Purchasing commercial real estate or an existing business poses many challenges. The prudent buyer of either will usually allow time to undertake adequate due diligence to determine if the business or property is likely to provide the opportunities the buyer envisions and has any risks that the buyer should consider in determining whether to proceed with the acquisition.
It is likely that the purchase of a business also will involve real estate issues because the business might own or lease real estate. Therefore, for either type of acquisition involving real estate, in addition to other types of due diligence, the buyer should also consider undertaking an environmental investigation.
The buyer’s lender also might require one.
Unfortunately, the purchaser of real estate or a business also might be purchasing environmental risk. Environmental laws can impose liability, including the costs associated with remediating contamination at a site, not only on those who caused the contamination, but also on the property owner or operator (such as a tenant), even if someone else created the environmental problem.
Although environmental laws generally follow a “polluter pays” principle, if the party creating the problem is no longer around, the current owner or operator of a site might incur the clean-up expenses.
A property also could have contamination which originated from off-site.
Unexpected remediation costs can be very expensive and occasionally exceed the property’s value. For example, a buyer could purchase a restaurant business and its underlying real estate. If it turns out that the property was once a gas station and still contains leaking underground storage tanks, the buyer might have liability associated with remediation of contaminated soil or groundwater because of fuel which leaked from the tanks.
Proper investigation might have disclosed this risk prior to purchase of the property.
Applicable environmental law might provide certain protections for a buyer where the property requires future remediation for unknown but existing conditions. This protection might occur if the buyer conducted an appropriate level of inquiry about the property before purchase and the investigation disclosed no adverse conditions.
The initial step in the environmental due diligence process might entail the buyer commissioning a Phase I Environmental Site Assessment (ESA) report from an environmental professional.
The Phase I ESA does not typically involve any physical sampling or testing at the property. Instead the environmental professional will interview people with knowledge about the subject property, search environmental databases for information about the property and nearby properties, review historical directories or aerial photographs to determine any past occupants or uses of the site, conduct a visual site inspection, and provide the buyer or others with a questionnaire about the property and its use.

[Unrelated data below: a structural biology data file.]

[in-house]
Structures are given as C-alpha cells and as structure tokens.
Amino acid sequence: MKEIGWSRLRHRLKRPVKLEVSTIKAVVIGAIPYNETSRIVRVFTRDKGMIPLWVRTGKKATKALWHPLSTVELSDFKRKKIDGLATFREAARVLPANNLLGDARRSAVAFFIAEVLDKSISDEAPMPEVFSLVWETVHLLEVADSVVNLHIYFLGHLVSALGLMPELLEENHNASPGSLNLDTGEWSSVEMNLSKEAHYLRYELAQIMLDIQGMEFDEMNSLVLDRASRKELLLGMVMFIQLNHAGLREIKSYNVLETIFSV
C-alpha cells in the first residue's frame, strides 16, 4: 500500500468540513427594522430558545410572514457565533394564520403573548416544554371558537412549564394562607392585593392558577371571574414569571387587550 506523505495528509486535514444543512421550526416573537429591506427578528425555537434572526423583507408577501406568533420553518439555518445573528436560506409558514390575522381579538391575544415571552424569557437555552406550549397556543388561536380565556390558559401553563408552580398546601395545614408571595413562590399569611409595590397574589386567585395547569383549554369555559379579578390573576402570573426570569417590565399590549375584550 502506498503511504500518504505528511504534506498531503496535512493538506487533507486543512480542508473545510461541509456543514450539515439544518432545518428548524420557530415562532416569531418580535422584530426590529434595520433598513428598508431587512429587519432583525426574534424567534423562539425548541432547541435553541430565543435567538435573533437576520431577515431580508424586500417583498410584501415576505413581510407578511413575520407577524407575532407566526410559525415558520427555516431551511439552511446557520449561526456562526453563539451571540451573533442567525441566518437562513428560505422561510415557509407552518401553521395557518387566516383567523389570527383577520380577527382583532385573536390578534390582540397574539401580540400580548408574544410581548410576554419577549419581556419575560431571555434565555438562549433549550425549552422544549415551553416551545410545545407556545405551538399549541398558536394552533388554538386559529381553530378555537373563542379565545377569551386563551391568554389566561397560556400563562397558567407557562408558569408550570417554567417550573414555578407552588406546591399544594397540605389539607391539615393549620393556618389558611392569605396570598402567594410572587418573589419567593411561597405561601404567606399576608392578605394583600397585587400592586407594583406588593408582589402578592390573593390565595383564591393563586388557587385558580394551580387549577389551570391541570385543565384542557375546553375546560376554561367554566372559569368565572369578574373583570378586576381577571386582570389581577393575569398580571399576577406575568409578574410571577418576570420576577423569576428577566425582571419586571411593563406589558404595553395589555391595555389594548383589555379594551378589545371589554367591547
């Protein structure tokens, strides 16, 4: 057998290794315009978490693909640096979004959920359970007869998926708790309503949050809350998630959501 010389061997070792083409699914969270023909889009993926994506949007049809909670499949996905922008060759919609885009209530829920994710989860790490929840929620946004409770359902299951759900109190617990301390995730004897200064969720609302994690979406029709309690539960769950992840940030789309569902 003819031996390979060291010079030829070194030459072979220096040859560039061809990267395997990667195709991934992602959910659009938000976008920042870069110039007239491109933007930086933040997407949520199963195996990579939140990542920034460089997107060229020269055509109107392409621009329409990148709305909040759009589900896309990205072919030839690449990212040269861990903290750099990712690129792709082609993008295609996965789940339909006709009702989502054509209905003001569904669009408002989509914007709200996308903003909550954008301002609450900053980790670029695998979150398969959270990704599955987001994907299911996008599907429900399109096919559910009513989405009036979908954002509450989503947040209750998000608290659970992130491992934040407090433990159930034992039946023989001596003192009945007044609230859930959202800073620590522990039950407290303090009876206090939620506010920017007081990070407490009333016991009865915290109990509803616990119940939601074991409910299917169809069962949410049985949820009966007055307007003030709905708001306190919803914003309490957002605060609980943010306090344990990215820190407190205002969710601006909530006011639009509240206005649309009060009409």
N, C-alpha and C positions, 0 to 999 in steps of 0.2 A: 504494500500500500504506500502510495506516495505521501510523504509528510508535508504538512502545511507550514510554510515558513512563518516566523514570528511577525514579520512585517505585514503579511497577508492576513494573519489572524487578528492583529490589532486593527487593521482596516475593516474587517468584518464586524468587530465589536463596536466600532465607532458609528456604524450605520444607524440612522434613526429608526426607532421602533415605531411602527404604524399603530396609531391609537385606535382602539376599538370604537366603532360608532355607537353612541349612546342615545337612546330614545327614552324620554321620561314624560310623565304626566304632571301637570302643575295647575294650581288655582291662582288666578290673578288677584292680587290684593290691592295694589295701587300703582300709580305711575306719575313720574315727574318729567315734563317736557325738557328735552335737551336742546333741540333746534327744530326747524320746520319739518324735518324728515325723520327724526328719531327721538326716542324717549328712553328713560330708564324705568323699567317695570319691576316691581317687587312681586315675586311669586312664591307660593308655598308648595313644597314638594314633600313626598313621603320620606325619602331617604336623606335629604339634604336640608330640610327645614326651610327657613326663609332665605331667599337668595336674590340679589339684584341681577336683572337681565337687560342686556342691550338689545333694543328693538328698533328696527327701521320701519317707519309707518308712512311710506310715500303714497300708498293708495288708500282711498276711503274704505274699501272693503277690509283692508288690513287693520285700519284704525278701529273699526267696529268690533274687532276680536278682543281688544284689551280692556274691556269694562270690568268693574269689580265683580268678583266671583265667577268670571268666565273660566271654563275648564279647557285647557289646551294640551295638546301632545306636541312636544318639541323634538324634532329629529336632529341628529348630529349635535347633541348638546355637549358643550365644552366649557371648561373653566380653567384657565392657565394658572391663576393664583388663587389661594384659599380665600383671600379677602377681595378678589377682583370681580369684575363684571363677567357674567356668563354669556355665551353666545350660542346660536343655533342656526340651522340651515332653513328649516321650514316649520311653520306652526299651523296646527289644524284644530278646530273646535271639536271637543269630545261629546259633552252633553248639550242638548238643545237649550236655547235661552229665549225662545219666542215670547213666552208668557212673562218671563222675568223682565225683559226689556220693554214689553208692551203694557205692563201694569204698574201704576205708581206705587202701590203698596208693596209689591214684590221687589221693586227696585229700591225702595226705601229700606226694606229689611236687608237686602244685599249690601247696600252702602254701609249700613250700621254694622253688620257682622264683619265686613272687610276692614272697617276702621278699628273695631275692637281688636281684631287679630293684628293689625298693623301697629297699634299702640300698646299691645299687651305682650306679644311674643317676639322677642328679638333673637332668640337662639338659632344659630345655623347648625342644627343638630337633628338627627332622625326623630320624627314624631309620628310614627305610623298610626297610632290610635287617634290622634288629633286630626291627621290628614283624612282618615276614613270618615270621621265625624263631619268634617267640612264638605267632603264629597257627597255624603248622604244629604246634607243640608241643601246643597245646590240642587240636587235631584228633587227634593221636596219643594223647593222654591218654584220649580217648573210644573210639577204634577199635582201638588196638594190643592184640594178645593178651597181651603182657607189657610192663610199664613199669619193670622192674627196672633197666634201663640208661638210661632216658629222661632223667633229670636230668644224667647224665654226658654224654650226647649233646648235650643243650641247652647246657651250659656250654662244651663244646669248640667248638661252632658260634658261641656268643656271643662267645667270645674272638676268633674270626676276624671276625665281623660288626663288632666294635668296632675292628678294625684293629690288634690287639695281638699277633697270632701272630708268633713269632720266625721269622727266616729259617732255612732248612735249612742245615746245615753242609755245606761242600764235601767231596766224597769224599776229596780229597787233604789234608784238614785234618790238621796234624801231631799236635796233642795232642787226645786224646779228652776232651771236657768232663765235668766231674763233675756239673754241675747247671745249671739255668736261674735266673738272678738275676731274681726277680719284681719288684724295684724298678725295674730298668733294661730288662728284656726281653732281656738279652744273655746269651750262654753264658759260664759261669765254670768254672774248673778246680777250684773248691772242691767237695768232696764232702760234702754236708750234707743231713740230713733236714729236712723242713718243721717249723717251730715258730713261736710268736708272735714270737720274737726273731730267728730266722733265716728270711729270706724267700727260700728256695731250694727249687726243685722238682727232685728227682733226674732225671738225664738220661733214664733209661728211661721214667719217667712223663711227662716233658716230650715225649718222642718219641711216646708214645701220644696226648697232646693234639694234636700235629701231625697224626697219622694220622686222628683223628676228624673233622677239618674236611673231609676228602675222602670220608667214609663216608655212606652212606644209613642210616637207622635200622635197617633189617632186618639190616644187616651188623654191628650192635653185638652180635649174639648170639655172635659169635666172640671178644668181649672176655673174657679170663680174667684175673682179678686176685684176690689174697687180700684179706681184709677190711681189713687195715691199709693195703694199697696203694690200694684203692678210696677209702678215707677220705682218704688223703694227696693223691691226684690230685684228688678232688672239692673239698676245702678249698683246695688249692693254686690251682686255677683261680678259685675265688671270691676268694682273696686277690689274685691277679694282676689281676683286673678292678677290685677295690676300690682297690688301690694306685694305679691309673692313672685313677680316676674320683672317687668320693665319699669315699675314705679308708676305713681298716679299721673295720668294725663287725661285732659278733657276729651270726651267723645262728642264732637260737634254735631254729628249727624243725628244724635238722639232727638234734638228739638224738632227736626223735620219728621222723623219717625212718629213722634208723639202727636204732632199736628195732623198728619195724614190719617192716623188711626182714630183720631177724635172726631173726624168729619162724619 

The environmental professional will evaluate the results of this investigation and prepare the Phase I ESA to document any “recognized environmental conditions.” For example, the historic records might show that an adjacent, upgradient property contained a dry cleaning facility which had environmental problems, and this could indicate that contamination might have migrated to the subject property.
The absence of any recognized environmental conditions will help reduce the acquisition risk to the buyer.
If the Phase I ESA suggests the need for additional environmental investigations because of a recognized environmental condition, the environmental professional might recommend that the buyer obtain a Phase II ESA.
This additional inquiry might involve physical sampling or testing at the site to determine if identified issues are at a level warranting concern. An example might include soil sample testing to determine if any environmental contaminants are present at levels exceeding regulatory criteria.
If the testing does not confirm the suspected contamination, or results show low levels, it might no longer be a recognized environmental condition.
If the environmental reports do not identify any recognized environmental conditions, the buyer might be more willing to undertake the purchase of the property or the business. The buyer could then use the reports as support for an innocent purchaser defense to show that it is a “bona fide prospective purchaser” if it becomes involved in any cleanup liability dispute for any unknown contamination existing at the time of the closing.
If the environmental reports identify areas of concern, the buyer might want to include this risk in the evaluation of whether to acquire the property or business. If the buyer still wants to acquire the property, there might be ways to reduce this risk, such as requiring the seller to remediate any environmental problems prior to closing, having the seller indemnify the buyer for these risks, obtaining environmental insurance or negotiating a reduced purchase price to provide a discount to the buyer for absorbing the environmental risk.
Because remediating an environmental problem can be costly, the buyer of a business or real estate should include an appropriate level of environmental due diligence. This investigation might save the buyer unexpected costs and also give the buyer extra comfort in deciding to undertake the purchase.
Evan Randall is an attorney at Holland & Hart LLP. He can be reached at email@example.com.